Flesh and Blood

Deck Guide

Classic Constructed Deck Tech: Teklovossen

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In today's article, we'll analyze one of the most promising decks for the new meta: Teklovossen. Let's analyze his main game plan, win condition, and how he deals with the other meta decks.

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被某某人翻译 Joey Sticks

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审核人 Tabata Marques

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Dromai, Ash Artist has finally become a Living Legend after two long years. Now that she's gone, the meta will once again welcome a few decks that couldn't handle her matchup.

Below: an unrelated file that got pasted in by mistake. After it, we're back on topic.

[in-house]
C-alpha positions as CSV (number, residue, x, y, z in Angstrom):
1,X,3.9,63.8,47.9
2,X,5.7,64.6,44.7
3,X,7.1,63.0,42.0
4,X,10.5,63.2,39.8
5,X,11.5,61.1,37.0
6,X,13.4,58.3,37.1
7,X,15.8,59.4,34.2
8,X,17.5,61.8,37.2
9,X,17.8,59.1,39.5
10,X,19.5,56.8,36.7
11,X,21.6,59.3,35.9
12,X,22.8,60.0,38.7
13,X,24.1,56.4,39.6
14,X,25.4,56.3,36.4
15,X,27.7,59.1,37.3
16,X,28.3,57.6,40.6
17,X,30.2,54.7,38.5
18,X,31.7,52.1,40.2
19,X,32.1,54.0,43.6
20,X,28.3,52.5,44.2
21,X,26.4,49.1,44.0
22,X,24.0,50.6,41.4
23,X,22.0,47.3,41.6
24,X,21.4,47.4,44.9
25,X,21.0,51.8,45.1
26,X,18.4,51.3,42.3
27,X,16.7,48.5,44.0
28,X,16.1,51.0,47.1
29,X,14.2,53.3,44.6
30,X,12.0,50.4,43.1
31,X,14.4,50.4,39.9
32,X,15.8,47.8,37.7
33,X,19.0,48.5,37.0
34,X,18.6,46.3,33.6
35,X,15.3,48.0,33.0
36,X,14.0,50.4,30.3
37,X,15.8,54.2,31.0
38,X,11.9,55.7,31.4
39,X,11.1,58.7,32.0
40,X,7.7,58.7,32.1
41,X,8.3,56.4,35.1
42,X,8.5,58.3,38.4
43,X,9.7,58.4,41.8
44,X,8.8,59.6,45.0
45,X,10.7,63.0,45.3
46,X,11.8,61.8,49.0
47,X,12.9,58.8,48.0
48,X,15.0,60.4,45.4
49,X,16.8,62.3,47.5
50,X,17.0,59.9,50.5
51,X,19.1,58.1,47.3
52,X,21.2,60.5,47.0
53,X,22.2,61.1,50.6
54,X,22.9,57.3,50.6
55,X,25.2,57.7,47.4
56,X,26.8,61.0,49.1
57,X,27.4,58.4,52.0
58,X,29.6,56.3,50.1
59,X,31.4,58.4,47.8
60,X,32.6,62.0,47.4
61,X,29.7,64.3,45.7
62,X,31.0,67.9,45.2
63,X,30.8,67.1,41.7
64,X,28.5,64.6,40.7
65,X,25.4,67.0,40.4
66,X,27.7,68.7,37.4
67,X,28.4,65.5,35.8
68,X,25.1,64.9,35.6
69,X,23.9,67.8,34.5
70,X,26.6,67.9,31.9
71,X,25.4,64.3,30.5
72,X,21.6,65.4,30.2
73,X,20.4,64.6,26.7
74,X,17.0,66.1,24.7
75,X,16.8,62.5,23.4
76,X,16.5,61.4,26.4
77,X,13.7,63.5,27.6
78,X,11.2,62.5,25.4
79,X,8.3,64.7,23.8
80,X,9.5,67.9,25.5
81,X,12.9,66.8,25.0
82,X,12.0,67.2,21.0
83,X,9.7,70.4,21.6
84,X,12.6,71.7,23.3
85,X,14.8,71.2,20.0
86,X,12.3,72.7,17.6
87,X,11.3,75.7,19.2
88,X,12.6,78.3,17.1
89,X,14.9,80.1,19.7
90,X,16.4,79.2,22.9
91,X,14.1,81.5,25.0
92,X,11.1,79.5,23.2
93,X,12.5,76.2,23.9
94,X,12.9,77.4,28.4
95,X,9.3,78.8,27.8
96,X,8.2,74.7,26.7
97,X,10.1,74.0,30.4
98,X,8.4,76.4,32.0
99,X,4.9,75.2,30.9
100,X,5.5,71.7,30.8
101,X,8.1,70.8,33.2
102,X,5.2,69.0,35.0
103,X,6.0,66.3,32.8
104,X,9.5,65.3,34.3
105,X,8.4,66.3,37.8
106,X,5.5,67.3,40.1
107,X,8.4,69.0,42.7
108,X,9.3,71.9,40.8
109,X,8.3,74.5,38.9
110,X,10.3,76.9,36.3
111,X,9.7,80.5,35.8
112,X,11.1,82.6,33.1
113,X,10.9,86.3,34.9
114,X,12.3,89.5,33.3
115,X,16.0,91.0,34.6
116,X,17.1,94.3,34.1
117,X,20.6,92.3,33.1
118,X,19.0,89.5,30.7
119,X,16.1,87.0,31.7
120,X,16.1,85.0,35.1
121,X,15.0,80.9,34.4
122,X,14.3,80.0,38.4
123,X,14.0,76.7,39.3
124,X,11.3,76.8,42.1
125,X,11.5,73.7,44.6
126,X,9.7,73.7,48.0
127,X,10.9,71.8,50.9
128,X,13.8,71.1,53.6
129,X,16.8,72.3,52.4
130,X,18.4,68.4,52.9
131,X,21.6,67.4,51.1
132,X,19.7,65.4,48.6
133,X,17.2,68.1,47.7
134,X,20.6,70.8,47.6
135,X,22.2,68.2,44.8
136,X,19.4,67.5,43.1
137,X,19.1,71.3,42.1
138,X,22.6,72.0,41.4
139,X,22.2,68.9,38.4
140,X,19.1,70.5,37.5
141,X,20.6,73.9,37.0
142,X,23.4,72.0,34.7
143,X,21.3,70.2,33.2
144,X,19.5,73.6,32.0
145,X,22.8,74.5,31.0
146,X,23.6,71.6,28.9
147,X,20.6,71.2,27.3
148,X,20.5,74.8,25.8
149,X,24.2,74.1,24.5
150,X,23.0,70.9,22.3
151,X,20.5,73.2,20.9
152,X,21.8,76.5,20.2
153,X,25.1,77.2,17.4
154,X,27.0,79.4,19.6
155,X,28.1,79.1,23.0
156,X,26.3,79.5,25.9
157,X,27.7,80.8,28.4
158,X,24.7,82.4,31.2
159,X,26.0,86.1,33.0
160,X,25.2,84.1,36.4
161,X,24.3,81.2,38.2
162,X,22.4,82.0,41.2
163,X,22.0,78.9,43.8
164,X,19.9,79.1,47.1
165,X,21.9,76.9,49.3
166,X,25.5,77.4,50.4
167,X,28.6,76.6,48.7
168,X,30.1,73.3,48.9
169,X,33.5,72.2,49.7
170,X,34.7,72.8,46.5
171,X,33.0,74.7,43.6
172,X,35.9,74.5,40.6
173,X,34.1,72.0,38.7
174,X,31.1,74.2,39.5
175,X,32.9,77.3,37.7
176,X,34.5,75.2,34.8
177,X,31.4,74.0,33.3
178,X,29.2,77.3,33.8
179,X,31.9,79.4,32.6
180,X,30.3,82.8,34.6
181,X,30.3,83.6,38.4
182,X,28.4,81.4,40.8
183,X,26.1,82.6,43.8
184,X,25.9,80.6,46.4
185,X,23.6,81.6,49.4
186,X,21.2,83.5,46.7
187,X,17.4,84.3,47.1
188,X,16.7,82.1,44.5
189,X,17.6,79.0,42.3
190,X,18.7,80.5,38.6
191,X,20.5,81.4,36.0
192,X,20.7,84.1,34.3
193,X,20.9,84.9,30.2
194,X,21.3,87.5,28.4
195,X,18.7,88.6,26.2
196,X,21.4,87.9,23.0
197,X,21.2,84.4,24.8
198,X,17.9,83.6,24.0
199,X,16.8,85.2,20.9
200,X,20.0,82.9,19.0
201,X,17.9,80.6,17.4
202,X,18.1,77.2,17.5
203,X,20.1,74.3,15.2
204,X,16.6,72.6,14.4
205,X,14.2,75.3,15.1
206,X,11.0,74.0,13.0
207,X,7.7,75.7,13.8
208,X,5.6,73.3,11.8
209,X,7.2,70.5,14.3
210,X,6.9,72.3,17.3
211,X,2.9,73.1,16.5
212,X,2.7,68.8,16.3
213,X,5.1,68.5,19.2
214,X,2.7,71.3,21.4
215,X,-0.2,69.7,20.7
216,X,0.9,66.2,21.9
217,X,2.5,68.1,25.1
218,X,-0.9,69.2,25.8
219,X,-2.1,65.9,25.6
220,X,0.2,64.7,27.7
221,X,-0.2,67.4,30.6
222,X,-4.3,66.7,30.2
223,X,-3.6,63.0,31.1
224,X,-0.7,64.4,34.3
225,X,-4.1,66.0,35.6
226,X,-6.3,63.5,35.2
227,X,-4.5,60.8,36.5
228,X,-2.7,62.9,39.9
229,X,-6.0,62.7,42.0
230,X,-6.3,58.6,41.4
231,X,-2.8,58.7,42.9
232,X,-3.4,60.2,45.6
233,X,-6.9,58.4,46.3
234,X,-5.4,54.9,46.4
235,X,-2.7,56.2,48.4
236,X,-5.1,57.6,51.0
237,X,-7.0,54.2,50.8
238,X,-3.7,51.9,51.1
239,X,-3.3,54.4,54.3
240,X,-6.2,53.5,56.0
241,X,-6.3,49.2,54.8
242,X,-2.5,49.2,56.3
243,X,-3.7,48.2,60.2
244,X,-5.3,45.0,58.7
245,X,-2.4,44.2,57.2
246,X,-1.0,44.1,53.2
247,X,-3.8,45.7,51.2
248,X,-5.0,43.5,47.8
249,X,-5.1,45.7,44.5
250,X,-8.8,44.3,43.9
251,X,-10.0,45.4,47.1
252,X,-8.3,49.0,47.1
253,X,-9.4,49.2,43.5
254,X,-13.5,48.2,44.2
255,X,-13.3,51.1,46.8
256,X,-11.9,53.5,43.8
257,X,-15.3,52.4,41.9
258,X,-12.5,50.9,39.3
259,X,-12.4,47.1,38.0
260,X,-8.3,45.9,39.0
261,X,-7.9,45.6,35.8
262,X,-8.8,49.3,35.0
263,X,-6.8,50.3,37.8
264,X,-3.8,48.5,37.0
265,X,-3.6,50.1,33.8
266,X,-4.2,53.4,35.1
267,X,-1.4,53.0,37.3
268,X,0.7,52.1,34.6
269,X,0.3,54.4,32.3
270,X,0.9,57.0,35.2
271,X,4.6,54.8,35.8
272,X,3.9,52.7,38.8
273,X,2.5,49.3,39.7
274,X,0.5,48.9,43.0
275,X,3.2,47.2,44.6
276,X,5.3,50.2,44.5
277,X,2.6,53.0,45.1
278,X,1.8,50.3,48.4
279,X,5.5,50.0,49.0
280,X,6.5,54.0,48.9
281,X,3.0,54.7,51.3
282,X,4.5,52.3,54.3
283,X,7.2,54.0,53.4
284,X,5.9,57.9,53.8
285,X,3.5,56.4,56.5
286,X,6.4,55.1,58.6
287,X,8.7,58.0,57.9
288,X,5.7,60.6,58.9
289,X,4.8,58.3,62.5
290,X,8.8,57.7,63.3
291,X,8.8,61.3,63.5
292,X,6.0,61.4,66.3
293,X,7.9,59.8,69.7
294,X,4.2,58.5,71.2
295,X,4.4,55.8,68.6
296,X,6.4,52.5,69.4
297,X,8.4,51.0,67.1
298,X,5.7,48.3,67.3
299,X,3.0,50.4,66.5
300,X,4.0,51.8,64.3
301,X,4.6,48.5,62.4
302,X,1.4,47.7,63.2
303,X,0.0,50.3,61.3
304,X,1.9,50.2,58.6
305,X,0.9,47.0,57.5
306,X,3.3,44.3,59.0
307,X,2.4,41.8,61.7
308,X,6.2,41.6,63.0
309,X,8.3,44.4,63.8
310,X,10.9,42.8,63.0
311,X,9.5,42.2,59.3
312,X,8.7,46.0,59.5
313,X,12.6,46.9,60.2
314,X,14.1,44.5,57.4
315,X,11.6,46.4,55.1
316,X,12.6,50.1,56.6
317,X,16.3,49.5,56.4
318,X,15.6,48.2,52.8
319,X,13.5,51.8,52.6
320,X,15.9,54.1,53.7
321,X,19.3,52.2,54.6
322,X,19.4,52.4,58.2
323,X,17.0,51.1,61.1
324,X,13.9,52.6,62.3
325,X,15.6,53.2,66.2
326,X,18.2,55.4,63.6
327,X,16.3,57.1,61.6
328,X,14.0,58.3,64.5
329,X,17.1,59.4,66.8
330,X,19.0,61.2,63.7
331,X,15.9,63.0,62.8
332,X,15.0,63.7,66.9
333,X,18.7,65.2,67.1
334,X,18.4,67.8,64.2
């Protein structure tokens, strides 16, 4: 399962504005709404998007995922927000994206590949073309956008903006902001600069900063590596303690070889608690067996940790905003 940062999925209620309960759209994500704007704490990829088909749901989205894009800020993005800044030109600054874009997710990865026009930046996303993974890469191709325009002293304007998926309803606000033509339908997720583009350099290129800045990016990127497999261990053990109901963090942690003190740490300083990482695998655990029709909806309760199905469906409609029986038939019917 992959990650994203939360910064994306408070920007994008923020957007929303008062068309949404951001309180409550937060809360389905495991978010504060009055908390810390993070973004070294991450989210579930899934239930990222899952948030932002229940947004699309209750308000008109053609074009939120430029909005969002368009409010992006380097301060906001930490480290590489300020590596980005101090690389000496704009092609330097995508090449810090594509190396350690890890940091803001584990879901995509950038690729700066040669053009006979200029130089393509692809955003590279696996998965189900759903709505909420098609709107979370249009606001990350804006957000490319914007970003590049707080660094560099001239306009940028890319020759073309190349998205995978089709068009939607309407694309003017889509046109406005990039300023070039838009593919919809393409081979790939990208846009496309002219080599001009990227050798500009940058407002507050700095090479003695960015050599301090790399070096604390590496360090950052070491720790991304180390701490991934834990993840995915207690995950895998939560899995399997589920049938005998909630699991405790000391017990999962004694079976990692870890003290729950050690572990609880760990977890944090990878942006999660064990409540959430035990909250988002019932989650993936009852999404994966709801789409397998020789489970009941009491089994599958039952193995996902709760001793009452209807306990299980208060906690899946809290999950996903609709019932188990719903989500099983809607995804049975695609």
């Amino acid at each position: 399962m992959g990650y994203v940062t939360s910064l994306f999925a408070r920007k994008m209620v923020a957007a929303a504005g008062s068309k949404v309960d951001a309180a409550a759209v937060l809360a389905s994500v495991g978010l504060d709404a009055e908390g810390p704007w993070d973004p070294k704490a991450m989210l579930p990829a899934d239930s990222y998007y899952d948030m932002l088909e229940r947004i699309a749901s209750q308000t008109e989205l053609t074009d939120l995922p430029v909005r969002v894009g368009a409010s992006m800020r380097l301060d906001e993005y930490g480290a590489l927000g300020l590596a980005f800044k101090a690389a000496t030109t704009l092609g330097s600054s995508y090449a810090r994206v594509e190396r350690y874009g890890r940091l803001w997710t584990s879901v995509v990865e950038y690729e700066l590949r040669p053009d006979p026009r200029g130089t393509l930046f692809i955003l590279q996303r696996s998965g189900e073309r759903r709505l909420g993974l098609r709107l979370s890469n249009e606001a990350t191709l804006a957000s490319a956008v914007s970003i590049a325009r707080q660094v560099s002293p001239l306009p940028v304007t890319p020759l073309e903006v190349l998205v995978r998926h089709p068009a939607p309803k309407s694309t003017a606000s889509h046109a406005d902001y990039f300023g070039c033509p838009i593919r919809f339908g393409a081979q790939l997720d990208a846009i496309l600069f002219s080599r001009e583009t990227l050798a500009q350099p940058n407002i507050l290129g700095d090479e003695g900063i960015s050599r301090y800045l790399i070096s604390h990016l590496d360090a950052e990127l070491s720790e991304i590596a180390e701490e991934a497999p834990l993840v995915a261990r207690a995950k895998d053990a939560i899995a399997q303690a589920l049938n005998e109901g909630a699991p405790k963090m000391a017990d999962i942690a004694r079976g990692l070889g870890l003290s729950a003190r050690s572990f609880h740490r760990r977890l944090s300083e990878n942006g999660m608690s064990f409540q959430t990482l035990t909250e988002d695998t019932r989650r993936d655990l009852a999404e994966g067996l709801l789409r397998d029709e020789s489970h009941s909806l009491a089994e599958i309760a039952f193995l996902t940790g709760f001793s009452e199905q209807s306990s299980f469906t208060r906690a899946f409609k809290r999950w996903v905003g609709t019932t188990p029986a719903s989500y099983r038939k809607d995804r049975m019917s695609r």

Amidst the dominance of Kayo, Armed and Dangerous and the rising popularity of Warriors like Kassai of the Golden Sand and Dorinthea Ironsong, two forgotten decks have reemerged in this Dromai-less meta: Riptide, Lurker of the Deep and Teklovossen, Esteemed Magnate.

Today, we decided to tackle the Mechanologist most players forgot about, Teklovossen, and explore his potential in the attrition meta we're currently in.


An Unusual Mechanologist

Most players have, at least once, heard about Dash, Inventor Extraordinaire and the Boost mechanic. So, most players are used to Mechanologist decks that don't have any generic cards and are more aggressive (even though control Mechanologist decks aren't that unusual) - both Dash I/O and Maxx 'The Hype' Nitro are great examples of this type of deck. However, Teklovossen is significantly different.